This is not a lot of code (slightly truncated to reduce size) to provide a fully functional remote SQL service that can be plugged into any VFP-based server-side application. You can get the whole source to this code from http://www.west-wind.com/wwIPStuff.asp which includes the wwHTTPData class.


Figure 6 This XML Guest Book application brings up a static HTML page that uses script to pull data from the Web server dynamically via XML. Only the actual data is retrieved the base HTML form is never refreshed, giving you 'flicker free' data updates.


For an example that uses this wwHTTPData engine with Visual FoxPro data on the backend from an Internet Explorer browser application, go to:




This page uses script code on the client side to retrieve data from the guest database and display and edit records from our online guest book. Like the SQL Server 2000 dynamic example, this example uses XMLHTTP in a generic RunSQL() function to retrieve and update individual records without entirely reloading the interface. This yields a flicker-free browser application. You can View Source on the page to see in detail how the code works with methods like FillListBox(), LoadGuest(), and SaveGuest().

Client code to simplify consumption of server data

If the client application is Visual FoxPro, you can actually make life a lot easier by providing a client to directly parse incoming data from XML or encoded VFP cursors into usable VFP cursors, much the same as SQL Passthrough.


The client code posts the parameters to the server, retrieves the data, and returns it back in the requested format. If XML was returned, the HTTP result is simply returned as is. If a cursor is returned, the result string is retrieve and decoded into a table, then loaded into a cursor which can be accessed by the calling code:



LOCAL lnSize, lnBuffer, lnResult, llNoResultSet, lcbuffer




THIS.lError = .F.

THIS.cErrorMsg = ""


IF !INLIST(LOWER(lcSQL),"select","create","execute")

llNoResultSet = .T.


llNoResultSet = .F.



lnResult = THIS.oHTTP.HTTPConnect(THIS.cServerName,THIS.cUsername,THIS.cPassWord,THIS.lSecure)

IF lnResult # 0

THIS.cErrorMsg = THIS.oHTTP.cErrorMsg

THIS.nError = lnResult

THIS.lError = .T.











lcbuffer = ""

lnSize = 0


*** Access the Url and pull data down to client

lnResult = THIS.oHTTP.HTTPGetEx(THIS.cHTTPLink,@lcbuffer,@lnSize)

IF lnResult # 0

THIS.cErrorMsg = THIS.oHTTP.cErrorMsg

THIS.nError = lnResult

THIS.lError = .T.




THIS.nResultSize = lnSize


IF llNoResultSet

IF EMPTY(lcbuffer)




IF EMPTY(lcbuffer) or lcBuffer = "OK"

THIS.cErrorMsg = "No data was returned from this request..."

THIS.nError = -1

THIS.lError = .T.





IF lcbuffer = "Error"

THIS.cErrorMsg = lcbuffer

THIS.nError = -1

THIS.lError = .T.




IF llNoResultSet




IF THIS.nResultMode > 0 && XML

THIS.cXMLResult = lcBuffer


IF THIS.nResultMode = 1 && XML into a cursor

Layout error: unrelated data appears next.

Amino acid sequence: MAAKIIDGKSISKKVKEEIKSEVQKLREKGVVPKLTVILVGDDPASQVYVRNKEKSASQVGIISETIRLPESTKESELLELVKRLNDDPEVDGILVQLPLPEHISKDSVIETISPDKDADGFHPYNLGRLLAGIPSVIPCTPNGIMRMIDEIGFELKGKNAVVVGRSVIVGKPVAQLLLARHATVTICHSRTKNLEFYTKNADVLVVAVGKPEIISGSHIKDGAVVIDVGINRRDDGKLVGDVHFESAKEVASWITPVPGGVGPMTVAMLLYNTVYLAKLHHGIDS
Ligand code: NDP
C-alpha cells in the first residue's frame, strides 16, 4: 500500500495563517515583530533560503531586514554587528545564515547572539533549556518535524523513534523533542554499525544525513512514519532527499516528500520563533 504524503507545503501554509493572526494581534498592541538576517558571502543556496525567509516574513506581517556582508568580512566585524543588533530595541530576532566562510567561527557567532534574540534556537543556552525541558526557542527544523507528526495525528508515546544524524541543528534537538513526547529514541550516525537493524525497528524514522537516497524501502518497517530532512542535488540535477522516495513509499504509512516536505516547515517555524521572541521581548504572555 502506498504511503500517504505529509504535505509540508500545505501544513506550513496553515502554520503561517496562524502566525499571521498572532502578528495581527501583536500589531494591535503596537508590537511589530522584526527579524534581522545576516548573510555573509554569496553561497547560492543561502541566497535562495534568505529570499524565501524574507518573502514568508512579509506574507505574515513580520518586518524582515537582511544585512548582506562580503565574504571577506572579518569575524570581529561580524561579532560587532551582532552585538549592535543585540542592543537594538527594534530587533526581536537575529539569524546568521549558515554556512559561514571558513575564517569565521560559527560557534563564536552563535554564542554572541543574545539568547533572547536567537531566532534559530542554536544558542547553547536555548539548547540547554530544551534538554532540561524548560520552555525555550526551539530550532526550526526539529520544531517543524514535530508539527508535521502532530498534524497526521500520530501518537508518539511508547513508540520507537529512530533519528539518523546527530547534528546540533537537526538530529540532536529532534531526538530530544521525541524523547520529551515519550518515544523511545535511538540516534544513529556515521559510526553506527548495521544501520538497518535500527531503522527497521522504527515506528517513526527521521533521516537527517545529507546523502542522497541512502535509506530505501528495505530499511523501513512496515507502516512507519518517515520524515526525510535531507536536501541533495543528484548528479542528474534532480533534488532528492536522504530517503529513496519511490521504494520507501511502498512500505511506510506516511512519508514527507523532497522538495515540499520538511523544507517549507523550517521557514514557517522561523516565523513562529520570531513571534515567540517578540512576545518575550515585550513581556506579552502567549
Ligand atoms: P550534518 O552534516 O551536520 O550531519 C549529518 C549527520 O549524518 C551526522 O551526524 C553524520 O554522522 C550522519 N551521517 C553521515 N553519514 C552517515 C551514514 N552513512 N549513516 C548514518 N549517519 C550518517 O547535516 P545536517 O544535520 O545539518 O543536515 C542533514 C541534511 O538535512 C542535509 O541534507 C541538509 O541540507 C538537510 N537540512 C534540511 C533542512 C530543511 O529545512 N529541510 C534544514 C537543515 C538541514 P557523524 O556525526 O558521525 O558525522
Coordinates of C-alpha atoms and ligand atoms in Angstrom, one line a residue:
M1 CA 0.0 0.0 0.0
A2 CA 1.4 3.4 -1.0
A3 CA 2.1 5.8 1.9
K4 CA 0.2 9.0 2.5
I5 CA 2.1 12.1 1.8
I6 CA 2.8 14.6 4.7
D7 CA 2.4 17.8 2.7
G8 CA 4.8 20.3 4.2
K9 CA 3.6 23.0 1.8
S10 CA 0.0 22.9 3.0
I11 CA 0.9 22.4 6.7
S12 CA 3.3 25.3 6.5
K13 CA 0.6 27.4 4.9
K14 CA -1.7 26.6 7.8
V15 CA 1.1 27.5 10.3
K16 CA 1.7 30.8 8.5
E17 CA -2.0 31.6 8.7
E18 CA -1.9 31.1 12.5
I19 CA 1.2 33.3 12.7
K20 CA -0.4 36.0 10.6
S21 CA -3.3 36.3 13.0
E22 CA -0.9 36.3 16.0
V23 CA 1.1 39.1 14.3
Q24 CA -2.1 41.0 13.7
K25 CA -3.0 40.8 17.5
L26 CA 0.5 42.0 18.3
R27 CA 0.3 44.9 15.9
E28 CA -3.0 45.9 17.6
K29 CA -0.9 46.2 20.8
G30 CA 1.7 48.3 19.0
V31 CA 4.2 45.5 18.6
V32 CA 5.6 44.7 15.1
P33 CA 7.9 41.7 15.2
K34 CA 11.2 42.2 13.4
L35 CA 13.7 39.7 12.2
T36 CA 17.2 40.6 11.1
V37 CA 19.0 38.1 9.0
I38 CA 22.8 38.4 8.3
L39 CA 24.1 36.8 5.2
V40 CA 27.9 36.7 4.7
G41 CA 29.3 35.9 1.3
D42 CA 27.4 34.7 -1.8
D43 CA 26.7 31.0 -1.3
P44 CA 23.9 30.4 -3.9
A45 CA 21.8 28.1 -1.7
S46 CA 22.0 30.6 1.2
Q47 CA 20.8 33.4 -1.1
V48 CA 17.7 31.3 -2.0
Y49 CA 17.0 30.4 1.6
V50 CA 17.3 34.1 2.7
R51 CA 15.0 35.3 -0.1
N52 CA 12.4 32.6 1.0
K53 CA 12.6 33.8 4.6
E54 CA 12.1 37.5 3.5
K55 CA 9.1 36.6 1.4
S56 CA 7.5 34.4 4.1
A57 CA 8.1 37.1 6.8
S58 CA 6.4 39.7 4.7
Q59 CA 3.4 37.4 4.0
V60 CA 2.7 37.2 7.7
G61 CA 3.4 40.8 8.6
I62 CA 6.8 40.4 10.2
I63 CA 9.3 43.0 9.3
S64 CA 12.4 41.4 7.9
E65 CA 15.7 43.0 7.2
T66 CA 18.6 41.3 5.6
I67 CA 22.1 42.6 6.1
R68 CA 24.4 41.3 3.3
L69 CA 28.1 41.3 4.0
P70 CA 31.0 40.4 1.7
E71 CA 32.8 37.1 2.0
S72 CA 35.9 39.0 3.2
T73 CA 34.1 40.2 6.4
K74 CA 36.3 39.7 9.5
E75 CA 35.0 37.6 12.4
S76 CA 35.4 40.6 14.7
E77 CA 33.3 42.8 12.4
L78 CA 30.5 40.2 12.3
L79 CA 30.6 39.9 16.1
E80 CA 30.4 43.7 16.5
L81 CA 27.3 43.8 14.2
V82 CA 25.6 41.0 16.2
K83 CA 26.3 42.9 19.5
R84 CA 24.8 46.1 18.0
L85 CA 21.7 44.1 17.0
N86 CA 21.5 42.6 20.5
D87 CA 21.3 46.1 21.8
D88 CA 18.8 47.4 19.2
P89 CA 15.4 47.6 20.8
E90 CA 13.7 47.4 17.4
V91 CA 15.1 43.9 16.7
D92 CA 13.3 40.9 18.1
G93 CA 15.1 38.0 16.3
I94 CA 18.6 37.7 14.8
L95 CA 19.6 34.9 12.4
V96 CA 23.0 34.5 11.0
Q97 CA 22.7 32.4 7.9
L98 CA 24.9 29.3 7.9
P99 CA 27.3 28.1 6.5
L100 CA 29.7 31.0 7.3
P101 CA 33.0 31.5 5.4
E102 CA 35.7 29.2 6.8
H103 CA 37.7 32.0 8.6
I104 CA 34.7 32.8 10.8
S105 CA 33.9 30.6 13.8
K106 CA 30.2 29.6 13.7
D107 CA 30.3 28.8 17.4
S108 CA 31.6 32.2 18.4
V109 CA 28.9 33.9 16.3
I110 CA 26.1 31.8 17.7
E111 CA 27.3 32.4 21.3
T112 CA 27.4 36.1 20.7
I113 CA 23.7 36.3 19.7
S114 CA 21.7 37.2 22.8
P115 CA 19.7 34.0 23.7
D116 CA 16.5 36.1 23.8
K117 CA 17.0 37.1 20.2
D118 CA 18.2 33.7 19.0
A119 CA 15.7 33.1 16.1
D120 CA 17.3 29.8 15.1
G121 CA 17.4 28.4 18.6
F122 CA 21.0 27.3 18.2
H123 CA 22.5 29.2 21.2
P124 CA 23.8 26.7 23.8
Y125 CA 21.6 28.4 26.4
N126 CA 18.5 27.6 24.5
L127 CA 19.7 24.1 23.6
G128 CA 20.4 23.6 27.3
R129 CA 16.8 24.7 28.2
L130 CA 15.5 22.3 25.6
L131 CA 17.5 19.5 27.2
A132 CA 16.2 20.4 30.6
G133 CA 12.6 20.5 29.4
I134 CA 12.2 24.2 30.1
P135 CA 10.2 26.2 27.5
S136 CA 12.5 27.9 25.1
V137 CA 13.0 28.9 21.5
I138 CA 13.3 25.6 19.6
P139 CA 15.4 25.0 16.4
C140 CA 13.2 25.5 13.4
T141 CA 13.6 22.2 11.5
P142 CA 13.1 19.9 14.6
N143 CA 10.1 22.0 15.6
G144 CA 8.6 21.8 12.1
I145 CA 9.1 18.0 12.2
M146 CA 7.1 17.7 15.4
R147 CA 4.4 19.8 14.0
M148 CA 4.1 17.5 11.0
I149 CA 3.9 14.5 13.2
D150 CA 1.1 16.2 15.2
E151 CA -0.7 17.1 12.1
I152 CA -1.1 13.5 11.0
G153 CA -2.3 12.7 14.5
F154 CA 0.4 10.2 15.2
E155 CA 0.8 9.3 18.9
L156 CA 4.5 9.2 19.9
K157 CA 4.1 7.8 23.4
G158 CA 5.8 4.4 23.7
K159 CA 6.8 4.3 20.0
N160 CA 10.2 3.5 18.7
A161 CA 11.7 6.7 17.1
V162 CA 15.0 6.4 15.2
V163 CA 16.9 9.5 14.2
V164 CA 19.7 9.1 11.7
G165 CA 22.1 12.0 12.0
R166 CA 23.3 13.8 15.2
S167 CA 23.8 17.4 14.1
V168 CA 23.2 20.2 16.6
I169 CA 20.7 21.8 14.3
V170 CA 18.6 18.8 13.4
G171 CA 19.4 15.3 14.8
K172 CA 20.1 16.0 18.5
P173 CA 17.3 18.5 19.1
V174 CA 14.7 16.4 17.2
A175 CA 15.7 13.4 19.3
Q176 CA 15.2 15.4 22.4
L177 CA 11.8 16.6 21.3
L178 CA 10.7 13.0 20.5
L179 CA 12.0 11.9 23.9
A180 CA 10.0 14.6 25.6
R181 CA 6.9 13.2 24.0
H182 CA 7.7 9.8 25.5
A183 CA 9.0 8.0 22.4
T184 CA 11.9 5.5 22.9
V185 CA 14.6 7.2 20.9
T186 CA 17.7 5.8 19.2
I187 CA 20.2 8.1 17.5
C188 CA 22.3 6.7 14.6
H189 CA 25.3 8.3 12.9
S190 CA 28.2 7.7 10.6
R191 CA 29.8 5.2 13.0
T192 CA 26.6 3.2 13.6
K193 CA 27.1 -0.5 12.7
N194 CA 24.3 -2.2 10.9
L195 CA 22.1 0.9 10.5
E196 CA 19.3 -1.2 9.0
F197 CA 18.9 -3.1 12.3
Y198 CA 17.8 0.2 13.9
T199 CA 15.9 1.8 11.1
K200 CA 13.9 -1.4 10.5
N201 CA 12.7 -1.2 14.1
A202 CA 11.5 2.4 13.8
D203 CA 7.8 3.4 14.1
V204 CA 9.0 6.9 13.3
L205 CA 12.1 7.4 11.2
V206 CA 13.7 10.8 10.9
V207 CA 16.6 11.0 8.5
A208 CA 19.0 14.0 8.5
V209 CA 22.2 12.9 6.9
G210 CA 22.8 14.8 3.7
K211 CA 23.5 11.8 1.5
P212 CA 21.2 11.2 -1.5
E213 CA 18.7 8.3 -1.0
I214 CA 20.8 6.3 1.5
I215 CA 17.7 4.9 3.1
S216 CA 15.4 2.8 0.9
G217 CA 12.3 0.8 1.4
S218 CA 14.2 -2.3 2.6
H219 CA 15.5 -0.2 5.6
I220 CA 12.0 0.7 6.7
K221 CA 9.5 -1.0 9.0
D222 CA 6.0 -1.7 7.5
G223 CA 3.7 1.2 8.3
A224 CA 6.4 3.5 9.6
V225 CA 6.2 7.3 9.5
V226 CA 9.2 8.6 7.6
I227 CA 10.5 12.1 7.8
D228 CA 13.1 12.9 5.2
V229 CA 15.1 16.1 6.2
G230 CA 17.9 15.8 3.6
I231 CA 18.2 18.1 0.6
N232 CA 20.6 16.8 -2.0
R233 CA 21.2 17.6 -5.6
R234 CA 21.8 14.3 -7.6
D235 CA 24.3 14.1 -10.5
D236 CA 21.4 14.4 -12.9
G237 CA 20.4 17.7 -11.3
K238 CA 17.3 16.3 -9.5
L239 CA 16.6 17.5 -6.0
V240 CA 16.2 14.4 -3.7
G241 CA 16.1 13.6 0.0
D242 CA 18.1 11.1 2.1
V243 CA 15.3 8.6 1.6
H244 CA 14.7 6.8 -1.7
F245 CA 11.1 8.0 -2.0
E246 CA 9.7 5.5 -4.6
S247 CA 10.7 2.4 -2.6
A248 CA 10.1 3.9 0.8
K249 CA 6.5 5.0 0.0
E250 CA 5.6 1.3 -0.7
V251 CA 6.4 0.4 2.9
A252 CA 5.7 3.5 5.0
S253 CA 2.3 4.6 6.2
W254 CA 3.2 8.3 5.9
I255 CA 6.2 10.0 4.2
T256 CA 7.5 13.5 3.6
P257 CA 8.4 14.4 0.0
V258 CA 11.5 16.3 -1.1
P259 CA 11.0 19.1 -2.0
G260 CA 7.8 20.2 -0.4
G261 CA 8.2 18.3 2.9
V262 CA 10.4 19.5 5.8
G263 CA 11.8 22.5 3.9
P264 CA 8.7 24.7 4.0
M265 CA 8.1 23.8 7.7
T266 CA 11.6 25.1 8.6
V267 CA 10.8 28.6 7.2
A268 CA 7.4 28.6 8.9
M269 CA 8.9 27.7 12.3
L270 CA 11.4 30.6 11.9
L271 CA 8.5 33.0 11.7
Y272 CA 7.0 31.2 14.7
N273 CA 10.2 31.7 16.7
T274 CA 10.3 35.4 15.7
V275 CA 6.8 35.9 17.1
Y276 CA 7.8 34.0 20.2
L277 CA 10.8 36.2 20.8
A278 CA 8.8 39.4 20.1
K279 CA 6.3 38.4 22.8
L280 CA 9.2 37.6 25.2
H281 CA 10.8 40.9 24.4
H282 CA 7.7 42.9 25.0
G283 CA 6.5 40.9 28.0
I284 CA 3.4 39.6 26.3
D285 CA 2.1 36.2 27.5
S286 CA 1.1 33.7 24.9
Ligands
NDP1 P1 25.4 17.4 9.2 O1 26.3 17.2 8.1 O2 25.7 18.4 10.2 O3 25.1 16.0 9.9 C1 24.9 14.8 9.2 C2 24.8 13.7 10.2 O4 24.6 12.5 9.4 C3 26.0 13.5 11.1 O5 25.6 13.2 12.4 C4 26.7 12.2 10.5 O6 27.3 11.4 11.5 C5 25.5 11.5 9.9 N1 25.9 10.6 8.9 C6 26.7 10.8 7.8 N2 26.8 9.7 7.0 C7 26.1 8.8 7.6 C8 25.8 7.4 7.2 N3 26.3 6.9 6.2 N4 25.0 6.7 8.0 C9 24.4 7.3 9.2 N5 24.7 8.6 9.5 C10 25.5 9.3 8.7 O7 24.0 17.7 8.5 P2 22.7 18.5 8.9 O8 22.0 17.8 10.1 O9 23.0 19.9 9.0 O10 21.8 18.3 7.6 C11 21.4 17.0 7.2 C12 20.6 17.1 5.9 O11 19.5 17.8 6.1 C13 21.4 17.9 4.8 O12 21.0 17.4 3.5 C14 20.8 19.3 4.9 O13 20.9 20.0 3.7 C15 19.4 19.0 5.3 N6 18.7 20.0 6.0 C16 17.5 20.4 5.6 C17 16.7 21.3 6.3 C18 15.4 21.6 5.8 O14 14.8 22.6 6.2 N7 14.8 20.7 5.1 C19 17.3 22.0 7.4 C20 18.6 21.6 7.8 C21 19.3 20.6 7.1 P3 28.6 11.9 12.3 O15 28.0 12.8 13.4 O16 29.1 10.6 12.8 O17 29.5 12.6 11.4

*** Force new table instead of appending








IF loXML.lError

THIS.cErrorMsg = "Error: Unable to parse XML into cursor"

THIS.lError = .T.

THIS.nError = -1





*** Retrieve the file name from the buffer

lcFileName = FORCEEXT(ADDBS(SYS(2023))+TRIM( SUBSTR(lcbuffer,6,40) ),"dbf")


IF !THIS.oHTTP.DecodeDbf( lcbuffer,lcFileName) )

THIS.cErrorMsg = " Error Decoding the downloaded file"

IF AT("401",lcbuffer) > 0 AND ATC("Unauthorized",lcbuffer) > 0

THIS.cErrorMsg = "Unauthorized access. "


THIS.nError = -1

THIS.lError = .T.




USE (lcFileName) ALIAS THTTPImport IN 0






ERASE (FORCEEXT(lcFileName,"*"))





With these client and server pieces in place and talking to each other, a VFP application can retrieve data from a server seamlessly over HTTP with a few lines of code. And non-VFP solutions can simply retrieve the data in XML format and use it as needed on the client side


Some of this functionality obviously overlaps with what SQL Server 2000 provides, but this solution allows more flexibility:


Watch out for security!

This remote SQL functionality is extremely easy to use and apply. But, be very careful that you check out your security environment, especially if you build browser-based applications. If your application is locked down via SQL Server security, you have to provide passwords (which can be passed as the 4th and 5th parameters to the XMLHTTP::Open() method).


Code security in HTML applications

If you're using SQL 2000, I strongly suggest that you use Windows security with your SQL installation and tie the XML Web services to Integrated Windows Security. It's secure over the wire and validates users against the database after they have authenticated against the directory. Client applications using tools like XMLHTTP will have to provide that security information make sure to ask users for this info, rather than hardcoding a specific account into your script code, since client-side scripts are visible in the browser.